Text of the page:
Einstein also said a lot of other things that showed he believed in God, and most of them are famous quotes, like "God doesn't play dice" and "God is subtle, not malicious". In the God context, Spinoza merely supported the idea that God was who enforced the natural laws.

That isn't the same as saying that God doesn't care what happens to us, quite the contrary, it would've been easier to create a universe with exact laws (like Newton's) where we'd be precluded from having Free Will. Making the universe both predictable, yet allowing just enough slop to allow us to make our own decisions must've been a lot harder. So why would He go to the extra trouble?

Well, an adult is responsible for the foreseeable consequences of his deliberate actions. (And deliberate inaction is itself a deliberate action.) This is like an equation, where if either the consequences weren't foreseeable or the action wasn't deliberate, there is no responsibility. (If either is zero, then the product is zero.)

So if you're going to hold someone accountable for their actions, they must 1. be able to foresee the consequences of their actions, which requires sensible physical laws, and 2. they must be able to deliberate and decide for themselves what actions to take, which requires that they universe have enough "slop" in the laws to allow for Free Will.

Look on the bright side, Scott. If not for Free Will, then you couldn't take credit for being smart and successful, it'd have been thrust upon you like your eye color. With Free Will, when you rescue a baby from a burning building, you can accept the title "Hero", as you actually deserved it.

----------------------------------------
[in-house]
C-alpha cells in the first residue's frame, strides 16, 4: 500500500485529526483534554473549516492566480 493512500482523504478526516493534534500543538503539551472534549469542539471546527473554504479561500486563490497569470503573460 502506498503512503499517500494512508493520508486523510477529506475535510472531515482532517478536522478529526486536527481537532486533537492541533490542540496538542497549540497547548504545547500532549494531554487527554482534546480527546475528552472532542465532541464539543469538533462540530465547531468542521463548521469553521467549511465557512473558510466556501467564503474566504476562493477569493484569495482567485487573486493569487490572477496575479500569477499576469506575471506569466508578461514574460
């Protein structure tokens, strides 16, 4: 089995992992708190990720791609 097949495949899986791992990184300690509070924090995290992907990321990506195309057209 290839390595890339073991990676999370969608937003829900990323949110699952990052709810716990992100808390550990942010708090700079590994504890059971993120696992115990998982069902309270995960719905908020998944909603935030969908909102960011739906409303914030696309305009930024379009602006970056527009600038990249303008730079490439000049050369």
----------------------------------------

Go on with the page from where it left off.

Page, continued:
Likewise, though, when someone else rushes into a burning building to save a baby, you really should be willing to give them the credit they deserve, rather than assert that they only did what they were programmed to do, and therefore deserve no credit.

Bill

You should sell "Weaseling Is A Virtue" bumper stickers. After all, it's true; if people would just weasel out of forced military service, taxes, wars, etc. the world would be a better place.

I hope your new Weasel Cult draws off membership from the other cults.

D. Mented

That's one reason I call myself an atheist rather than an agnostic;
Sick of people weaseling around the point.
Definition of god; powerful being in charge of everything, possessing the will to affect things and the power to do so.
As knowlege of how things actually work incerases, many people have taken to readjusting their definition of god to leave out anything that has been proven natural (rather than supernatural) or non-existant, or false. I draw the line at redefining god as not having a separate identity or will, just being natural forces. That's weaseling.